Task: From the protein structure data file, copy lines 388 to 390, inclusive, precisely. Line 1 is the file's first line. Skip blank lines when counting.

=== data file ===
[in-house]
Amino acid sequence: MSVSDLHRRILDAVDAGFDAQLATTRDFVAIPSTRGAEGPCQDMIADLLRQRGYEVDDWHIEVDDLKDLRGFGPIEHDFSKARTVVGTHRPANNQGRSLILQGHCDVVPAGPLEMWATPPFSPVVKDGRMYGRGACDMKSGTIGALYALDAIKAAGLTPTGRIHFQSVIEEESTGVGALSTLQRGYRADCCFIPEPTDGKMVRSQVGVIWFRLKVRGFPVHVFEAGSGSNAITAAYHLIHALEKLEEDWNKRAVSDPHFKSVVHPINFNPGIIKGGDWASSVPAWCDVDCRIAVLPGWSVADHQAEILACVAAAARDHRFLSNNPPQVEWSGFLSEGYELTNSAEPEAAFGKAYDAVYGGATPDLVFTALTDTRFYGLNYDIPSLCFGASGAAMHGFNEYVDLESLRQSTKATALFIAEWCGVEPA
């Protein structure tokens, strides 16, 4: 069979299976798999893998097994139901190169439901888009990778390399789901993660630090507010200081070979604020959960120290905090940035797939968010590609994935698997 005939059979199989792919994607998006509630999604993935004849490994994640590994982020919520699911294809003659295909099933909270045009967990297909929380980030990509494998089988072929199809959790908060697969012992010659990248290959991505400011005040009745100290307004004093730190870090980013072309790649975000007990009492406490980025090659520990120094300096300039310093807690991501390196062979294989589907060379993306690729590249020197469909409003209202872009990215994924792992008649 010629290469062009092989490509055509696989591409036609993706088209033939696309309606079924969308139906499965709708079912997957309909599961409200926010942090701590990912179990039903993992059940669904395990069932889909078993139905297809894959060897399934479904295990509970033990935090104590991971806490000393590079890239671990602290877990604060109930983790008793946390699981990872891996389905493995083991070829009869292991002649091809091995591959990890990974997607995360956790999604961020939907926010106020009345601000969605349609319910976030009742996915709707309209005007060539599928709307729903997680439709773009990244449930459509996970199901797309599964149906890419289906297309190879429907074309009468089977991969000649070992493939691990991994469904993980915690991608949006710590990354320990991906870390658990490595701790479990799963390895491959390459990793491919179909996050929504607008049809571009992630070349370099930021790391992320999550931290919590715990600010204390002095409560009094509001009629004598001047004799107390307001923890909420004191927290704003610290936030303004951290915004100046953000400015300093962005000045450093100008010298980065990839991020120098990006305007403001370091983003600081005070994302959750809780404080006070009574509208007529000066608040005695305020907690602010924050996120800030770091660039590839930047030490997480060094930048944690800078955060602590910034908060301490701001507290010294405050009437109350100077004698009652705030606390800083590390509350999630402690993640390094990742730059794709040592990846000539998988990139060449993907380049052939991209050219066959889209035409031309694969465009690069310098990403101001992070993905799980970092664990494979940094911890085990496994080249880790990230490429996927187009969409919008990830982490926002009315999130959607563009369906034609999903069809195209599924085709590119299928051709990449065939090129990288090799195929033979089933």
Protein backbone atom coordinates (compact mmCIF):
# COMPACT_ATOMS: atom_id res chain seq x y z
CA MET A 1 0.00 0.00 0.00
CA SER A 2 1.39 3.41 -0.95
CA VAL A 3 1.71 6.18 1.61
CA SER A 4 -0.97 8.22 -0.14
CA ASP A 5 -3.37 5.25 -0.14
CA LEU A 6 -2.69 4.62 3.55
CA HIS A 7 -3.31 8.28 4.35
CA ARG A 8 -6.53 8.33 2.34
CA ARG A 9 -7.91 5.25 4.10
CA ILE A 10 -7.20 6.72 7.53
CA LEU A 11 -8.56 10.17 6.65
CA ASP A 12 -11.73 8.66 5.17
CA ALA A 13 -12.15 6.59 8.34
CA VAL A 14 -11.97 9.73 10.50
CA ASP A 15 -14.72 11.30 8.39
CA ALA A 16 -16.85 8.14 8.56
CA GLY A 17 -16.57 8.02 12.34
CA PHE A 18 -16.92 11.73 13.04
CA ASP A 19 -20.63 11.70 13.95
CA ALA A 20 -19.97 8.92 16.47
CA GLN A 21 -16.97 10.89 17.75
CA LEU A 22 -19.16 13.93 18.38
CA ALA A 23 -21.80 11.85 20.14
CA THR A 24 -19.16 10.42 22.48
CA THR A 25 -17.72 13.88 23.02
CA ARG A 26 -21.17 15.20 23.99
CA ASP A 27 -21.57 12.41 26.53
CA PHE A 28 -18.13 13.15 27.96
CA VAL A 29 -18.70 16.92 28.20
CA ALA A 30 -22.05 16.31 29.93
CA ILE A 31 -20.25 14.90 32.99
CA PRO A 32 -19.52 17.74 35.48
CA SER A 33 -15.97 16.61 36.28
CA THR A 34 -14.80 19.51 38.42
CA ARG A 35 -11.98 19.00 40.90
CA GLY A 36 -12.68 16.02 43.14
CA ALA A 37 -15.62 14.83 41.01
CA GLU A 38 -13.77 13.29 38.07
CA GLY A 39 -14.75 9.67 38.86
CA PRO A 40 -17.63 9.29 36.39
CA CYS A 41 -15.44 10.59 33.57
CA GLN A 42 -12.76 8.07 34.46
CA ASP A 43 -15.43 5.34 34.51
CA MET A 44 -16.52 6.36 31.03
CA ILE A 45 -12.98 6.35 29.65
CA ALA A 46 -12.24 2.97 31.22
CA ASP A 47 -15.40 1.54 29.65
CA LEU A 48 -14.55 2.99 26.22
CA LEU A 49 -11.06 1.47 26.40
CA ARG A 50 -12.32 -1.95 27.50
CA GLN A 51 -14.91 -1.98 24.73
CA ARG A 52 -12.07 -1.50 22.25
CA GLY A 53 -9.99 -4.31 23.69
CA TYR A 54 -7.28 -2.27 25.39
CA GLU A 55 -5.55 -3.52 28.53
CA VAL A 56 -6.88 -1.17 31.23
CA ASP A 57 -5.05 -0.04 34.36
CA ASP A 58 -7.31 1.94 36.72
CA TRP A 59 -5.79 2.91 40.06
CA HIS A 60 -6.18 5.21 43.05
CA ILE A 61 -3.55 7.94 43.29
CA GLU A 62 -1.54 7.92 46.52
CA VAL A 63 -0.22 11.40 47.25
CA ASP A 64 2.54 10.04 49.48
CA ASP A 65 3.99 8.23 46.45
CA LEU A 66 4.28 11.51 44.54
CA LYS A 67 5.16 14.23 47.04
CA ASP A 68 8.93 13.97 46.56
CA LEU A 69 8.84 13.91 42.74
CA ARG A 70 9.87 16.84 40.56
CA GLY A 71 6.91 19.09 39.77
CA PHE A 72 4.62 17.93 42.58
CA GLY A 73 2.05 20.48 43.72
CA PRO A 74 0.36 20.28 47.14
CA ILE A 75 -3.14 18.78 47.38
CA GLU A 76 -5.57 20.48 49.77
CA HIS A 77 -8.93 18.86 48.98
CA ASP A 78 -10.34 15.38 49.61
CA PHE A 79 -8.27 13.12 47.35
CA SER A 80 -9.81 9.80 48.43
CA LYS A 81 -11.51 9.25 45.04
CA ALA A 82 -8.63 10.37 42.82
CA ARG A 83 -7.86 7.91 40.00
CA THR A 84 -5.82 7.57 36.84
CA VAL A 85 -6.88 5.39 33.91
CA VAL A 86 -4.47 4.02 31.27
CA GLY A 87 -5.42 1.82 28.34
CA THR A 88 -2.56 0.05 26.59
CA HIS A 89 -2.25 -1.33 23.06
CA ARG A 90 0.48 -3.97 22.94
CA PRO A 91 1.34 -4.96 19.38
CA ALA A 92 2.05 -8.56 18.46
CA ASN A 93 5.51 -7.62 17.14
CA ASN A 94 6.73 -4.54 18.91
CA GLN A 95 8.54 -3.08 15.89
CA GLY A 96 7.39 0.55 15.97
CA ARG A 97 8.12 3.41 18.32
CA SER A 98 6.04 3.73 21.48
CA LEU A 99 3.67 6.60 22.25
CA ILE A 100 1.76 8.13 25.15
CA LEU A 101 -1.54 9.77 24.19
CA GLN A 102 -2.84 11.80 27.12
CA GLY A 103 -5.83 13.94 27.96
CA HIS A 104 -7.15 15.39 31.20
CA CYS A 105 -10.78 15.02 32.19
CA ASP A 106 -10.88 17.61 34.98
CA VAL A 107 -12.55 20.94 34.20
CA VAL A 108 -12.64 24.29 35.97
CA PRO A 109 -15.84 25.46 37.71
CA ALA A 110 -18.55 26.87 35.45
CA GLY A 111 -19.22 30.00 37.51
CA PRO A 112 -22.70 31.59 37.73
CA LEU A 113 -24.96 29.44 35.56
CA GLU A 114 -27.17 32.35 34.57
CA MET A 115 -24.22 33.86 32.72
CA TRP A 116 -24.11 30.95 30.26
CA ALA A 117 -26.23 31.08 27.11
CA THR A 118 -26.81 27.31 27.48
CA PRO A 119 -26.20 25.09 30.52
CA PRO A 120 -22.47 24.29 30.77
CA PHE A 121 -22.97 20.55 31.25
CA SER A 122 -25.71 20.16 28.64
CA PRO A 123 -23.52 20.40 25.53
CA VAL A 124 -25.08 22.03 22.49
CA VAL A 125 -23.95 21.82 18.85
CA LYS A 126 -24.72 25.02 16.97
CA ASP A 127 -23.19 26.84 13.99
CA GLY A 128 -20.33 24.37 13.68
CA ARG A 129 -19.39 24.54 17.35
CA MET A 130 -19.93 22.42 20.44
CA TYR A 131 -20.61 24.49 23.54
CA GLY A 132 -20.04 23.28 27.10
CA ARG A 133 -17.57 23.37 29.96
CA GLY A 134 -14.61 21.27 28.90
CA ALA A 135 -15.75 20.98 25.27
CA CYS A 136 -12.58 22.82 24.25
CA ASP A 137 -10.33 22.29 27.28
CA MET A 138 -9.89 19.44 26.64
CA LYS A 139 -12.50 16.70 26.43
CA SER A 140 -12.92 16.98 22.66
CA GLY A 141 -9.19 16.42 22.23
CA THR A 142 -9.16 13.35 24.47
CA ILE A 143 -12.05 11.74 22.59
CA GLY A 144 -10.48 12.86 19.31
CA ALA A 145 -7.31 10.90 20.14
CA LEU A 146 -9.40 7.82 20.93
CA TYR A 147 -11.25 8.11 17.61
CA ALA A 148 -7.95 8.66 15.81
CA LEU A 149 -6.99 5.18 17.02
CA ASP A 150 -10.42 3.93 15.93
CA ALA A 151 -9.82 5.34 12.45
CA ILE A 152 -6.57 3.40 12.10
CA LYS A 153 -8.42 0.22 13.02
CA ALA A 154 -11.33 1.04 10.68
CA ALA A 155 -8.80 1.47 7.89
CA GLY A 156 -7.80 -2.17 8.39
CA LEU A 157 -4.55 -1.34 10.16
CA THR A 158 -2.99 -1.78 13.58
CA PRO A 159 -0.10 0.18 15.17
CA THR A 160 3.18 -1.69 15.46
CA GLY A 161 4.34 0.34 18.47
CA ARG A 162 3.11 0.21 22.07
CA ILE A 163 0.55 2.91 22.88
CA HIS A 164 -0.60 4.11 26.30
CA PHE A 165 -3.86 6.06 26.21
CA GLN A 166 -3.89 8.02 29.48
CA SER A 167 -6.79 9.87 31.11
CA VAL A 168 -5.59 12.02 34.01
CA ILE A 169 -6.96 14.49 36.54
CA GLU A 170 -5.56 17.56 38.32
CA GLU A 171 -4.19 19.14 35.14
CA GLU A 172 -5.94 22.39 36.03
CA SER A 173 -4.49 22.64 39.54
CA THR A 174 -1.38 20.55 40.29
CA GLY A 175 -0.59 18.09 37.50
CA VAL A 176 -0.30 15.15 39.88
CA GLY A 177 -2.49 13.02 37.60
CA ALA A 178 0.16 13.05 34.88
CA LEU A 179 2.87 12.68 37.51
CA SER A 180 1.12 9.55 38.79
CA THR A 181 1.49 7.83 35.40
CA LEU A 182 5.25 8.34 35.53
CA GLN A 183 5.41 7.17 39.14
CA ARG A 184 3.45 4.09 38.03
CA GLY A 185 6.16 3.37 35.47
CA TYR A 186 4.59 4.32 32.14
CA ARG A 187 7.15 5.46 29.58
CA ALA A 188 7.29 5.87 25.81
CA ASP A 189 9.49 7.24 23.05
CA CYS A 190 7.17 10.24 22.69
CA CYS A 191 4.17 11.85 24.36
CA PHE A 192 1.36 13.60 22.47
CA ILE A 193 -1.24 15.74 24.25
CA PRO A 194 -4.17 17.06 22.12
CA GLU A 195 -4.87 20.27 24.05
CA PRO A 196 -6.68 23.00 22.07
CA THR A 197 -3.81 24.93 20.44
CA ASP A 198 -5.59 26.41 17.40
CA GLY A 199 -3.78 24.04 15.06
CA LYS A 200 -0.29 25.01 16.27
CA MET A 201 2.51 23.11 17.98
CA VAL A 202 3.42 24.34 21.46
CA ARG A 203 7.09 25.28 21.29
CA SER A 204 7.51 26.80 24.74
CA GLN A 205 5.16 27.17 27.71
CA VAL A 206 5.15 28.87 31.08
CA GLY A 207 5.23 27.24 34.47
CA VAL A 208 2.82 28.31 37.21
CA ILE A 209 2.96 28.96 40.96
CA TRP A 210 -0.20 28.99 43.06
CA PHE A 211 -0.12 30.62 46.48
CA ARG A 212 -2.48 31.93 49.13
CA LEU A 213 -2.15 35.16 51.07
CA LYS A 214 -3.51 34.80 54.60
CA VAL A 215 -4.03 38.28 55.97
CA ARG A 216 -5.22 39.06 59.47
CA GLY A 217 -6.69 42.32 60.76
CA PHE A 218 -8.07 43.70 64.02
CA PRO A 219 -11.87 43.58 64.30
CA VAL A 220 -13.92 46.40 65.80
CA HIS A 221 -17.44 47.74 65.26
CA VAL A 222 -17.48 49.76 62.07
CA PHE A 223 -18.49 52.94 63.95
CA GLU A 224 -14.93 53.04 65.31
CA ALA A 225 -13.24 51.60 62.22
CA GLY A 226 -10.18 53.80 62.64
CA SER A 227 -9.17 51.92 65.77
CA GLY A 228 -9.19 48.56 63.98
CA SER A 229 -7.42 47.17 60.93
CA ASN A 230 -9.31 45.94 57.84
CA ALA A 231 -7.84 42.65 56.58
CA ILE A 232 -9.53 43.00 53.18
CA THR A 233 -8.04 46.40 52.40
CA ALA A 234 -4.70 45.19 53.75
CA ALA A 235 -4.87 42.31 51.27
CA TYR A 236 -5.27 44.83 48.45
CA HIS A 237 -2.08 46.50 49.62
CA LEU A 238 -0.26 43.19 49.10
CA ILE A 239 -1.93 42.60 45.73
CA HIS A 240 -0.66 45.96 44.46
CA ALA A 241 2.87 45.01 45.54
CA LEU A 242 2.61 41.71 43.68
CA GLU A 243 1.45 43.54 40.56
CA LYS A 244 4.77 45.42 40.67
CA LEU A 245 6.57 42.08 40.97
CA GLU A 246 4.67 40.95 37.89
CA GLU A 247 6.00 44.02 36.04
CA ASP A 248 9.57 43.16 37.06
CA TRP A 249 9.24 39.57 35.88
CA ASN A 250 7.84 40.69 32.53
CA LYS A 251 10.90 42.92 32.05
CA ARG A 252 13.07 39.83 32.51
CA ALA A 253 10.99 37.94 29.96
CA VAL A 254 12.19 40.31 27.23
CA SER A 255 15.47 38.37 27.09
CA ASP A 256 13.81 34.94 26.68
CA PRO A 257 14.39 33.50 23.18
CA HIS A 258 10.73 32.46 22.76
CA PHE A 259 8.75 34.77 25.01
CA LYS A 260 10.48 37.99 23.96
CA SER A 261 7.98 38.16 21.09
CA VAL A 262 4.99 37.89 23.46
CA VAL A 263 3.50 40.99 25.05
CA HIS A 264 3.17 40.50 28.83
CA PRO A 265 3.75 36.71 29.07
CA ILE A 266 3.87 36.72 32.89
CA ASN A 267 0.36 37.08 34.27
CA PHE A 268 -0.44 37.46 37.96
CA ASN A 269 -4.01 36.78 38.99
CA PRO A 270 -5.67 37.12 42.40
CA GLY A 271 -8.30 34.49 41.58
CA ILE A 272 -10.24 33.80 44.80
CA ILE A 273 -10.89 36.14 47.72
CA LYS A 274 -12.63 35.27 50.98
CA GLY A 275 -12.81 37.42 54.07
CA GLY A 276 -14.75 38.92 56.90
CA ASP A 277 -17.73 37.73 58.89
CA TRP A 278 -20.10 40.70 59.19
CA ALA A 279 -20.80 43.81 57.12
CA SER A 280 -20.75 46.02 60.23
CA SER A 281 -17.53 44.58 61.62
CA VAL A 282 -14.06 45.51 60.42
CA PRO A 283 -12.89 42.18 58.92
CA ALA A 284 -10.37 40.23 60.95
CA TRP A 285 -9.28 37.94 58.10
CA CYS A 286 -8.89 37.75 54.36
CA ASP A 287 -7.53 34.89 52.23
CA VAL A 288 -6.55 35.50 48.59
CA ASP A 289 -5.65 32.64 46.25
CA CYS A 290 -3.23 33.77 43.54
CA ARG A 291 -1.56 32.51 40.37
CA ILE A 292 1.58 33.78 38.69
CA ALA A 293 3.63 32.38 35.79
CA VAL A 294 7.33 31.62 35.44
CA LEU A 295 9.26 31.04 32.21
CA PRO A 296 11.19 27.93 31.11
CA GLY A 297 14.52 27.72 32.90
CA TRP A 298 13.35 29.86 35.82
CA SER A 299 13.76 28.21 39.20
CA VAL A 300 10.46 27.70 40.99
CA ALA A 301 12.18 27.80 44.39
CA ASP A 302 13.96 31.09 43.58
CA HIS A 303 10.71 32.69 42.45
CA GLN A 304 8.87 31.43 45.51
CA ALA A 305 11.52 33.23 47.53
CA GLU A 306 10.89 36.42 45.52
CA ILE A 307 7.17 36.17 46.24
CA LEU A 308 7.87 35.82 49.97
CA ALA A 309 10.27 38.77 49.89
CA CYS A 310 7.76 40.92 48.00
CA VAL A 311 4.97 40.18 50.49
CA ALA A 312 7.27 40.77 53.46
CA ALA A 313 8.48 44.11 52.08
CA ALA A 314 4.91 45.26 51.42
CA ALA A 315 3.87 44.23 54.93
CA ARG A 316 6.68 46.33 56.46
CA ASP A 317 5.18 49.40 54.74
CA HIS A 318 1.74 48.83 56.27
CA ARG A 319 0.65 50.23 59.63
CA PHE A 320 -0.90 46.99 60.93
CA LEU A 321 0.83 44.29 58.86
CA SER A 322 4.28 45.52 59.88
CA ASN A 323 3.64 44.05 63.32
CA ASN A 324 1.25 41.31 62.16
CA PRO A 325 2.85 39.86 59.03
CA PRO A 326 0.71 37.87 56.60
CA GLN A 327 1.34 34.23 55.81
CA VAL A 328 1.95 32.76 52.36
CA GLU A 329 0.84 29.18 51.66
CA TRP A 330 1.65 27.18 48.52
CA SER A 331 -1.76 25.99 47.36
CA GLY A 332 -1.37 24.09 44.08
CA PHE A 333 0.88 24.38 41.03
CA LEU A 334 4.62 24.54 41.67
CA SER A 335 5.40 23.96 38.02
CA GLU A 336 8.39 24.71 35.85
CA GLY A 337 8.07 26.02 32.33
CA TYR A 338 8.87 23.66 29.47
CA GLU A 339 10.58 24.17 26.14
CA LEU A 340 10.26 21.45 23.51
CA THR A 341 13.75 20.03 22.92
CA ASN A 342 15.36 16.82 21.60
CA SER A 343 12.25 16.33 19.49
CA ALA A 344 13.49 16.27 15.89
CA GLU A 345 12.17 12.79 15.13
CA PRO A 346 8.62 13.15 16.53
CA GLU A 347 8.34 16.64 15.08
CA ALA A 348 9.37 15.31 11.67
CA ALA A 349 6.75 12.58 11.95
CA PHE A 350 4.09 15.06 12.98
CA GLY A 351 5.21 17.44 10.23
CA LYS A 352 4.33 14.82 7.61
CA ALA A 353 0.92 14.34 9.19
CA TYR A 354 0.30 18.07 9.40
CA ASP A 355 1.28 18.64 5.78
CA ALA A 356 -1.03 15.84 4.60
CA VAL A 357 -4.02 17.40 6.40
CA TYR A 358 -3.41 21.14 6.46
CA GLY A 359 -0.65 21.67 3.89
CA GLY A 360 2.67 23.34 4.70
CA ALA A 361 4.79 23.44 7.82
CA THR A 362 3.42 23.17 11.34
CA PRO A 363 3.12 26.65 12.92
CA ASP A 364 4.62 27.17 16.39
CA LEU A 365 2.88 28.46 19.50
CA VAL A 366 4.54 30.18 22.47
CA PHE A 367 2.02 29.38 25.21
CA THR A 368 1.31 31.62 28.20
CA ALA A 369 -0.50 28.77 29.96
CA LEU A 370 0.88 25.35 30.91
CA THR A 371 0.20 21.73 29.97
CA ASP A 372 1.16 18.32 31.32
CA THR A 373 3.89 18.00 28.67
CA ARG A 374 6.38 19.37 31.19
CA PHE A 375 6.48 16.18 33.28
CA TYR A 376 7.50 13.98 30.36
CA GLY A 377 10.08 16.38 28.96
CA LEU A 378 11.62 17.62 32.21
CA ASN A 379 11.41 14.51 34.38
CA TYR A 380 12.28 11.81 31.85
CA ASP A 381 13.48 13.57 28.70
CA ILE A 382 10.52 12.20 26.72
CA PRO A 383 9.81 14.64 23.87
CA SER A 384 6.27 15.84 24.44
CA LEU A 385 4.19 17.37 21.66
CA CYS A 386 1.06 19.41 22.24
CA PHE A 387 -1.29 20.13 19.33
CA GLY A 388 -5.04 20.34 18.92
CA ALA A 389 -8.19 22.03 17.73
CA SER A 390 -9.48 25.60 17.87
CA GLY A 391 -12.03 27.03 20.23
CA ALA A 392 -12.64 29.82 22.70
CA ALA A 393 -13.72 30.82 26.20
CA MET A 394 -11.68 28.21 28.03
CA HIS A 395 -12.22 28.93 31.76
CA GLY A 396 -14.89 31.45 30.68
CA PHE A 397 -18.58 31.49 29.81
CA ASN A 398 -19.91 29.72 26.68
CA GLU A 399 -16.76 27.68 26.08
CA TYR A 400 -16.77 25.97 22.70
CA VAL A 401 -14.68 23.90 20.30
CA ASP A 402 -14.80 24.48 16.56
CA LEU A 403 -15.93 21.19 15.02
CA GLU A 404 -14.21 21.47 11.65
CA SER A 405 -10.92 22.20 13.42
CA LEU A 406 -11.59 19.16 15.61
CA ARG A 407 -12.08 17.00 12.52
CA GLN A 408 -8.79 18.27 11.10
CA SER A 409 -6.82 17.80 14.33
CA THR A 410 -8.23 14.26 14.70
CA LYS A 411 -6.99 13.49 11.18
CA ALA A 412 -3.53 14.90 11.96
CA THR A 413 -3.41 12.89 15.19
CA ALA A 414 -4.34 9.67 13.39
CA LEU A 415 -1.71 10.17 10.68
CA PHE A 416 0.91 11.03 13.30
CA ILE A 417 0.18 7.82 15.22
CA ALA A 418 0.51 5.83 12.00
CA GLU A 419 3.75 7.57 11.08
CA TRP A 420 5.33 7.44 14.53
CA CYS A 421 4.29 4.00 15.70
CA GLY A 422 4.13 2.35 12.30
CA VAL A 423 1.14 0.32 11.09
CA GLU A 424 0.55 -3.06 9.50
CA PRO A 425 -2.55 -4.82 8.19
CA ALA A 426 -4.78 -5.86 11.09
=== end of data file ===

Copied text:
CA PRO A 383 9.81 14.64 23.87
CA SER A 384 6.27 15.84 24.44
CA LEU A 385 4.19 17.37 21.66